TheJournal.ie reports that the man, a 20-something English tourist, had been caught on the beach below at high tide and tried to climb the cliff face to escape, but got into difficulty half-way up.

The man was spotted by a couple walking the clifftop near Garrettstown Beach, who alerted the Old Head of Kinsale coastguard unit. 

A cliff rescue expert abseiled down to attach a lifeline and harness, and the man was lifted to safety. He was treated at the scene for cuts and bruises.

Unit officer in charge Eddie Butler told the Irish Examiner that the man didn’t know how he had held on as long he did. 

"When we arrived and saw the situation, I didn’t think we’d save him. I think we got to him just in time," said Butler. "The water was raging beneath him. If he had lost his grip and fell in, he would have been lost."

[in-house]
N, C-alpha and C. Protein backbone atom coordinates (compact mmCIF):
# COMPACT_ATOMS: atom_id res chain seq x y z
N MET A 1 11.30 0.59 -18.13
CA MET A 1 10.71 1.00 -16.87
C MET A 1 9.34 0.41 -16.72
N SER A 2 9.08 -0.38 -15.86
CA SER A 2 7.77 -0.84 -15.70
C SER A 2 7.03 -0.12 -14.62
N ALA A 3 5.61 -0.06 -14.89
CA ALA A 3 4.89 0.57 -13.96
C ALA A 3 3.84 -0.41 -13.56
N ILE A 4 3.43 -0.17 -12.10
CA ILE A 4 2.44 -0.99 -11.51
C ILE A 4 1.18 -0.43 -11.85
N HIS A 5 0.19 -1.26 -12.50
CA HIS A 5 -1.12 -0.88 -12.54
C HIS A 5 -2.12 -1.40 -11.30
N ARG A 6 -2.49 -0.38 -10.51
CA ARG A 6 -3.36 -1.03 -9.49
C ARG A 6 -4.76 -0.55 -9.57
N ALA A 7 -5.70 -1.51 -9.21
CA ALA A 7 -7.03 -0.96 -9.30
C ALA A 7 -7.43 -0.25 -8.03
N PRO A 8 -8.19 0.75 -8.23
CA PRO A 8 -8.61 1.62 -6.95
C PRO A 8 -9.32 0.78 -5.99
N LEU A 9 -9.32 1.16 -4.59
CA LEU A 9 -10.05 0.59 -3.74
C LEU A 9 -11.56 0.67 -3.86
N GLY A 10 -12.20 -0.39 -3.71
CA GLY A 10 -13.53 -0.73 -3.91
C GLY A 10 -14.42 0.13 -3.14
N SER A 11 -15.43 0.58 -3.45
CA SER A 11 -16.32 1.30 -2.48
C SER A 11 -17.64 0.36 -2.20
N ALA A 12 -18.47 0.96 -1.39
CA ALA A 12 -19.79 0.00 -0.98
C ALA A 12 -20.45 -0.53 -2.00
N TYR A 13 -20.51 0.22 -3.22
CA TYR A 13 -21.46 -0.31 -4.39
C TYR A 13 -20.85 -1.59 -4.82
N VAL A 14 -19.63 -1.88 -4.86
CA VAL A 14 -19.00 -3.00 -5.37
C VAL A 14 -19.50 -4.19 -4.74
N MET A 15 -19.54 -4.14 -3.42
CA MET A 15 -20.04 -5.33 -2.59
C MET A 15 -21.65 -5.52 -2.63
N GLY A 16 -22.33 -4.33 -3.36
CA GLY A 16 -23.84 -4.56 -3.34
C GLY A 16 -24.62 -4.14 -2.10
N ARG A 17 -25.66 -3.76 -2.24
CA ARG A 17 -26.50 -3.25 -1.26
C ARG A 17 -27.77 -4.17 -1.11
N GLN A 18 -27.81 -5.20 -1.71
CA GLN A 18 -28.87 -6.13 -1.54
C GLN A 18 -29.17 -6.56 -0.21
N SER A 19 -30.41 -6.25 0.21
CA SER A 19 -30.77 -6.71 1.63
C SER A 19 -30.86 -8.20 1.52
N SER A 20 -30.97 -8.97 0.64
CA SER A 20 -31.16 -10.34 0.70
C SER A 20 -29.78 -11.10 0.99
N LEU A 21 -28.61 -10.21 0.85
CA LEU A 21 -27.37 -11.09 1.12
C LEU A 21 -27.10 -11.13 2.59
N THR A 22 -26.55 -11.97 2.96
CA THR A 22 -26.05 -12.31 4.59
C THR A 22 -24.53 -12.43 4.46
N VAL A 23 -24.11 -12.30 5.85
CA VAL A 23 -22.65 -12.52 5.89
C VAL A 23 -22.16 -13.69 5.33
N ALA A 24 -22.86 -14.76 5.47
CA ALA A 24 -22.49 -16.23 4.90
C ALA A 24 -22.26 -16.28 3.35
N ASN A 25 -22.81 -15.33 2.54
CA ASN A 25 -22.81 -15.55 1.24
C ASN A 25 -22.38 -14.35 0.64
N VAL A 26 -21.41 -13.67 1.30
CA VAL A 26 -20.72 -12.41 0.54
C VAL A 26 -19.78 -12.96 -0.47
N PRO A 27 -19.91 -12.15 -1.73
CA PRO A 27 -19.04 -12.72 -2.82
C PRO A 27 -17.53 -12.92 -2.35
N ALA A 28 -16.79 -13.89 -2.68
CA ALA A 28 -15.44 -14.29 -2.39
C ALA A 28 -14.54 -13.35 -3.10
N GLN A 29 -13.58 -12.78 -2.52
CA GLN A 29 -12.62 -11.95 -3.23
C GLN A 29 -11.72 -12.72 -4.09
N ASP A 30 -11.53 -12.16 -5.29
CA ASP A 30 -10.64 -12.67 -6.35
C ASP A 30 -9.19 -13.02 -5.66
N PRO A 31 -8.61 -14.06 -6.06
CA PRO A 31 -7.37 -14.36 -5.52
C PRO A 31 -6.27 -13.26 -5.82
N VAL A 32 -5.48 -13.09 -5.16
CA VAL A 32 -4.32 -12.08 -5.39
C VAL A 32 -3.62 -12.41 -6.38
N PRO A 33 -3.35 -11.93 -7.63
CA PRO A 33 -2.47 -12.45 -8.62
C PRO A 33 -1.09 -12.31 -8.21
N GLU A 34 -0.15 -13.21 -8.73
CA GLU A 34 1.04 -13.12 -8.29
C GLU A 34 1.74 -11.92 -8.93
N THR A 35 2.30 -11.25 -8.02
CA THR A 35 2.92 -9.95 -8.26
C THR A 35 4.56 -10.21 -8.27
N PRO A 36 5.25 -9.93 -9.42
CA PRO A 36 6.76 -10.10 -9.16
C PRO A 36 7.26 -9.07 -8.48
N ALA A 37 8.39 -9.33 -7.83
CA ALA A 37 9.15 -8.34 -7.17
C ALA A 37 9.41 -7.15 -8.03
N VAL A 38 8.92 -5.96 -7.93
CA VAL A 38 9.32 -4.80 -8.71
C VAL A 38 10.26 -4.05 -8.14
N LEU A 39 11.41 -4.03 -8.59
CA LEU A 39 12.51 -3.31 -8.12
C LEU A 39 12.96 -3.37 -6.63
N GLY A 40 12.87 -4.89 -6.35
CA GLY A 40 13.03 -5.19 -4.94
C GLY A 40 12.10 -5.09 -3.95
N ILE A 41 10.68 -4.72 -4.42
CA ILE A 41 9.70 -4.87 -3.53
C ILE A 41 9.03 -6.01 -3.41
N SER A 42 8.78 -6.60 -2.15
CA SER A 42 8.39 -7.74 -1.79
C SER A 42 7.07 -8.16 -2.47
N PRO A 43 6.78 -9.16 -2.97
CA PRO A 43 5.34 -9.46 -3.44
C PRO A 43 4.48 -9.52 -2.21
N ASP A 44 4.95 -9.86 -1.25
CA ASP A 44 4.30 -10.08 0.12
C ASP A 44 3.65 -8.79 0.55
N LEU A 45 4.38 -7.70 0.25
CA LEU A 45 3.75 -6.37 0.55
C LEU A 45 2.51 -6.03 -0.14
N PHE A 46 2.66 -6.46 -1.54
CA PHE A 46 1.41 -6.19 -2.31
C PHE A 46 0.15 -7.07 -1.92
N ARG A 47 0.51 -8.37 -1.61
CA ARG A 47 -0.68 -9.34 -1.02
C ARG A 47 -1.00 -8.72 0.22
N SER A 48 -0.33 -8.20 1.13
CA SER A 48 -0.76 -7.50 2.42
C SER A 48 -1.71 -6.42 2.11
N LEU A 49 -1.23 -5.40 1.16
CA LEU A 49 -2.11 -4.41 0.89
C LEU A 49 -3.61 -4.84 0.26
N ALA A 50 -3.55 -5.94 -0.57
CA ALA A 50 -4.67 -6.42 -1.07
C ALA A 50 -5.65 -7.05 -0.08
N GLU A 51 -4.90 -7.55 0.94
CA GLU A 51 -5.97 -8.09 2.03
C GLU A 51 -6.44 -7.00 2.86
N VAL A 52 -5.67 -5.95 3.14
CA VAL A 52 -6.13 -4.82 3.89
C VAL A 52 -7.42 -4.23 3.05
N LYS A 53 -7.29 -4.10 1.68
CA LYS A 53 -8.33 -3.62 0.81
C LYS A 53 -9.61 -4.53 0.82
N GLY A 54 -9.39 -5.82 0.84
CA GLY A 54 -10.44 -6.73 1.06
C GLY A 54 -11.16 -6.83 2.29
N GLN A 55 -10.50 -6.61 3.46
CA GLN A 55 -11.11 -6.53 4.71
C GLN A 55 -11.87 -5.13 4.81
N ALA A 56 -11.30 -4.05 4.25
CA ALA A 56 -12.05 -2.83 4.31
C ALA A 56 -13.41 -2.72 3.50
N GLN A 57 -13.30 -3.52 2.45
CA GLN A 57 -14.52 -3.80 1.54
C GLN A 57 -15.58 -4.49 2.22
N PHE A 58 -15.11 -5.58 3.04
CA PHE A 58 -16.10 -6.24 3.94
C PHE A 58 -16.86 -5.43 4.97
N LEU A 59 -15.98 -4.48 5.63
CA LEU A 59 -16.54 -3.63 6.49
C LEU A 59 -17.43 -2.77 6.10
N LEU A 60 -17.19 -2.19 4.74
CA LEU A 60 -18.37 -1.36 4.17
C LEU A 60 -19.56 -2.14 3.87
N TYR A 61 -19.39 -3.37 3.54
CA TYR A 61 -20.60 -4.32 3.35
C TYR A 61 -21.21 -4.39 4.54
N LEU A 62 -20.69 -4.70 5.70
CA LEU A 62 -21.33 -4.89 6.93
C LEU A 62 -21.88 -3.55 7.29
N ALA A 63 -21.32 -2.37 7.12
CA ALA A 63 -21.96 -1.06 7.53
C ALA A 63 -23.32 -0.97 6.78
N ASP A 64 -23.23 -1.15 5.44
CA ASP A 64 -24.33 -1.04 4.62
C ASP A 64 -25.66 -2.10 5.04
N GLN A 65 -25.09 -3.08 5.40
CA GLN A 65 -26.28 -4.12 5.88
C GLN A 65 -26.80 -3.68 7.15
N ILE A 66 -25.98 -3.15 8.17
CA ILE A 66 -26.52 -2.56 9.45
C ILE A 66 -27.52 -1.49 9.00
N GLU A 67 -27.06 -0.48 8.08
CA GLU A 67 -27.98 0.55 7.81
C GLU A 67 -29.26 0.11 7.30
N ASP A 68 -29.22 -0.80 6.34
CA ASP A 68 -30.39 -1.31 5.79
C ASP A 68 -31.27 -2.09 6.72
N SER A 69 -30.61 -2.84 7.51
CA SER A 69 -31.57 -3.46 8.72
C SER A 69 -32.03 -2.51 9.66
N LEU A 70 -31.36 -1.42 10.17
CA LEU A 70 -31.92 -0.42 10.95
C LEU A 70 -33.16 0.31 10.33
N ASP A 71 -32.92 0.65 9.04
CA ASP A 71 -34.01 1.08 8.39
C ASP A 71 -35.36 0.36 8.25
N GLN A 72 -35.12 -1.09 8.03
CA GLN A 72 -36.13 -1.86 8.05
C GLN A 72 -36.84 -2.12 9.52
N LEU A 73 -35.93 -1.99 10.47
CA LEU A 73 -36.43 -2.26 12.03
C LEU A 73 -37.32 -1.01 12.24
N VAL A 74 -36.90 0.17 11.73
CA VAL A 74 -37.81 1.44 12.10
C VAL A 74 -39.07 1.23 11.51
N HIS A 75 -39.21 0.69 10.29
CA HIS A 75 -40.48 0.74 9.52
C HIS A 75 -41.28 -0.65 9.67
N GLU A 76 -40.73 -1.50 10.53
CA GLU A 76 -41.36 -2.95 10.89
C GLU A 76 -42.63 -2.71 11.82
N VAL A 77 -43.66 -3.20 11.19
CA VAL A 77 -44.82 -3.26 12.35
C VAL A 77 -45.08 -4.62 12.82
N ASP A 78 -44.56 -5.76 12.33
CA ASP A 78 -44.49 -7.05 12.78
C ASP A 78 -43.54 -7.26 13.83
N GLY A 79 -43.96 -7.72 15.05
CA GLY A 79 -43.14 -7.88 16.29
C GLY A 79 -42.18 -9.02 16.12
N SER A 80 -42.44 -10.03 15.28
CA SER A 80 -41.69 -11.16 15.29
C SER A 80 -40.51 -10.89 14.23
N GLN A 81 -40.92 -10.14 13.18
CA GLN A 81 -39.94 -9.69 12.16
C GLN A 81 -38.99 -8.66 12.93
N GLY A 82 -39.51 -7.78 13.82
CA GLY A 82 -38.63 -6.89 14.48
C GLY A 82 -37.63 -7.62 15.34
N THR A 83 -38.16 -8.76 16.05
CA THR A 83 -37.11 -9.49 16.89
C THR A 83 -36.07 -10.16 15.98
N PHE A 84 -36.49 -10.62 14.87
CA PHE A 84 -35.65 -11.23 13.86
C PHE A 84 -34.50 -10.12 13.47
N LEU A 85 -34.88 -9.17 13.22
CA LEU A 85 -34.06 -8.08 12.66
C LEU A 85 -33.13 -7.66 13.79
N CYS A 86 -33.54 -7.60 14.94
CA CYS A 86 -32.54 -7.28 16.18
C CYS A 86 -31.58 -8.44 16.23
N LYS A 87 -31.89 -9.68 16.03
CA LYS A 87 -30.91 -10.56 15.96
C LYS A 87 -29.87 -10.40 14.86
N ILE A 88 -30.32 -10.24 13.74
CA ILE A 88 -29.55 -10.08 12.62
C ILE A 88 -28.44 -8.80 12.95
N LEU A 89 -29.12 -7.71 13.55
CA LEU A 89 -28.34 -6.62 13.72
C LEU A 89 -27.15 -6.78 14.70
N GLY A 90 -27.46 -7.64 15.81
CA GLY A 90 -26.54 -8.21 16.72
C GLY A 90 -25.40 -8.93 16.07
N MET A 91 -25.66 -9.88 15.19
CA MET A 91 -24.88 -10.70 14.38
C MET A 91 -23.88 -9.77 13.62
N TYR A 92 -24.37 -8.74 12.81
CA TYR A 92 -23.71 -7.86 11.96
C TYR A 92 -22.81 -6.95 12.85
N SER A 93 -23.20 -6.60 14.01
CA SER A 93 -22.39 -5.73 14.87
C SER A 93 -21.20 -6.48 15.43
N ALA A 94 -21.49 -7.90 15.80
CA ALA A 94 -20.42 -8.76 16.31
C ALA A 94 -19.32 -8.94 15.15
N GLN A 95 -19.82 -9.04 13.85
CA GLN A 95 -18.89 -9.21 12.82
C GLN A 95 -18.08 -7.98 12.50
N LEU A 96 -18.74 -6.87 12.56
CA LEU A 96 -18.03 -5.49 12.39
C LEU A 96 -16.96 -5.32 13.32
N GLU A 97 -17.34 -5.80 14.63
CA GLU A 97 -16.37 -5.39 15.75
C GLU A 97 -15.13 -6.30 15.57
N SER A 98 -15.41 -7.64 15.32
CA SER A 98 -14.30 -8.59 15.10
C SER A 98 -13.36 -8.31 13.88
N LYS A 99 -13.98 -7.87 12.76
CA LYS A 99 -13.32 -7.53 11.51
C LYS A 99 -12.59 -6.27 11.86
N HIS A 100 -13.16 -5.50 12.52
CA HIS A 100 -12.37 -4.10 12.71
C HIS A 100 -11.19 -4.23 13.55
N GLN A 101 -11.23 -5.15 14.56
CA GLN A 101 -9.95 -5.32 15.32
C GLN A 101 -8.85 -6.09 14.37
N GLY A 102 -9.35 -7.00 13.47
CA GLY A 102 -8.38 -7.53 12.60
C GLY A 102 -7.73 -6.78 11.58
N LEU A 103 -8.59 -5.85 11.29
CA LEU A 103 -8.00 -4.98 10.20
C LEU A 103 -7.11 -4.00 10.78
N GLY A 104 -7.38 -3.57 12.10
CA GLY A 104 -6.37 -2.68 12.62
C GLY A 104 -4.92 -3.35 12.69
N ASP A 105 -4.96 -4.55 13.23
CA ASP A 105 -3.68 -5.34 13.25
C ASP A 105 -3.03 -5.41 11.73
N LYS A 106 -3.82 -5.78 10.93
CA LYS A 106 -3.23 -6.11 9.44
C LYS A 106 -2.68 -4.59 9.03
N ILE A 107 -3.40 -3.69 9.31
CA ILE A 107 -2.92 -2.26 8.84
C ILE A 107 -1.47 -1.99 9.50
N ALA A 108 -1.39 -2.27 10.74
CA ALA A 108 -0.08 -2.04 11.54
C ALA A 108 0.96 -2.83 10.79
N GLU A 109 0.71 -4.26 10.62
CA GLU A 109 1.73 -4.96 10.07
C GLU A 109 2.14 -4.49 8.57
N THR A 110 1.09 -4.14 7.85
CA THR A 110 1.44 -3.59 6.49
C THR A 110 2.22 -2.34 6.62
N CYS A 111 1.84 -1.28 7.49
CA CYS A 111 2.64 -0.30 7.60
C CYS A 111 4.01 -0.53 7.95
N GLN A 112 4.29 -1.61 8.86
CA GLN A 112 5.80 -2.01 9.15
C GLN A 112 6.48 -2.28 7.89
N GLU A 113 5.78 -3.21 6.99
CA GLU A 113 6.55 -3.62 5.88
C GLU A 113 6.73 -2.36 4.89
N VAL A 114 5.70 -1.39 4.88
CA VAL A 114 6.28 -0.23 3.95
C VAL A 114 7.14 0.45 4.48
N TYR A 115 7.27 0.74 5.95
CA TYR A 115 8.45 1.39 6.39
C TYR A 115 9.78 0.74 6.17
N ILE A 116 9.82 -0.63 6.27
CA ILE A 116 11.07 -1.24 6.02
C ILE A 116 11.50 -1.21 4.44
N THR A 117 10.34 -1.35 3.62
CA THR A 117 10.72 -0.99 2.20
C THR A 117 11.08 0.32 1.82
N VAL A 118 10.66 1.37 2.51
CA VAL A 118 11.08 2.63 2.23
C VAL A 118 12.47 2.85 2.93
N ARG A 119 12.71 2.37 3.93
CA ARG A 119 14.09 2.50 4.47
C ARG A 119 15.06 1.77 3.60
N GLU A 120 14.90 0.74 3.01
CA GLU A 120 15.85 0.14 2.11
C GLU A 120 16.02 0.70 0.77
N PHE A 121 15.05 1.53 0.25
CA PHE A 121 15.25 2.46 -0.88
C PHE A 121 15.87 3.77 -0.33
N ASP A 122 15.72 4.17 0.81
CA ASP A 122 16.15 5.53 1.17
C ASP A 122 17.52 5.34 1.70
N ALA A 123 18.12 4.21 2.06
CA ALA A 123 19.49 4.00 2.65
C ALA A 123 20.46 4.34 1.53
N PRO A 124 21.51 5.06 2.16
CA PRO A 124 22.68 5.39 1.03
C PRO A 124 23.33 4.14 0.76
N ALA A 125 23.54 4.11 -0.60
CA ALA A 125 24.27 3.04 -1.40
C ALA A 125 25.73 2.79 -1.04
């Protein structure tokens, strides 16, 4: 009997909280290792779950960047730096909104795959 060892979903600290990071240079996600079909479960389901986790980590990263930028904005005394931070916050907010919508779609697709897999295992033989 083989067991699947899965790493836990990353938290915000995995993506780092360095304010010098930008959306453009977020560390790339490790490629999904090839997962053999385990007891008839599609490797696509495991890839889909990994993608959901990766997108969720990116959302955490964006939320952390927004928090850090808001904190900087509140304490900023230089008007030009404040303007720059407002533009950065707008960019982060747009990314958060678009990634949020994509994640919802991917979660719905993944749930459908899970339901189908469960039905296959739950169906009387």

Elsewhere, six people were rescued from a sinking cruiser in the River Shannon on Sunday afternoon following its collision with a bridge in Killaloe, Co Clare.

According to The Irish Times, two members of the Irish Coast Guard's Killaloe unit arrived quickly on scene two help the six occupants and their dog to safety on the riverside.

The Killaloe unit reports that the cruiser was subsequently run aground in the shallows at Ballyvalley to prevent its sinking.

Published in Rescue
Page 29 of 31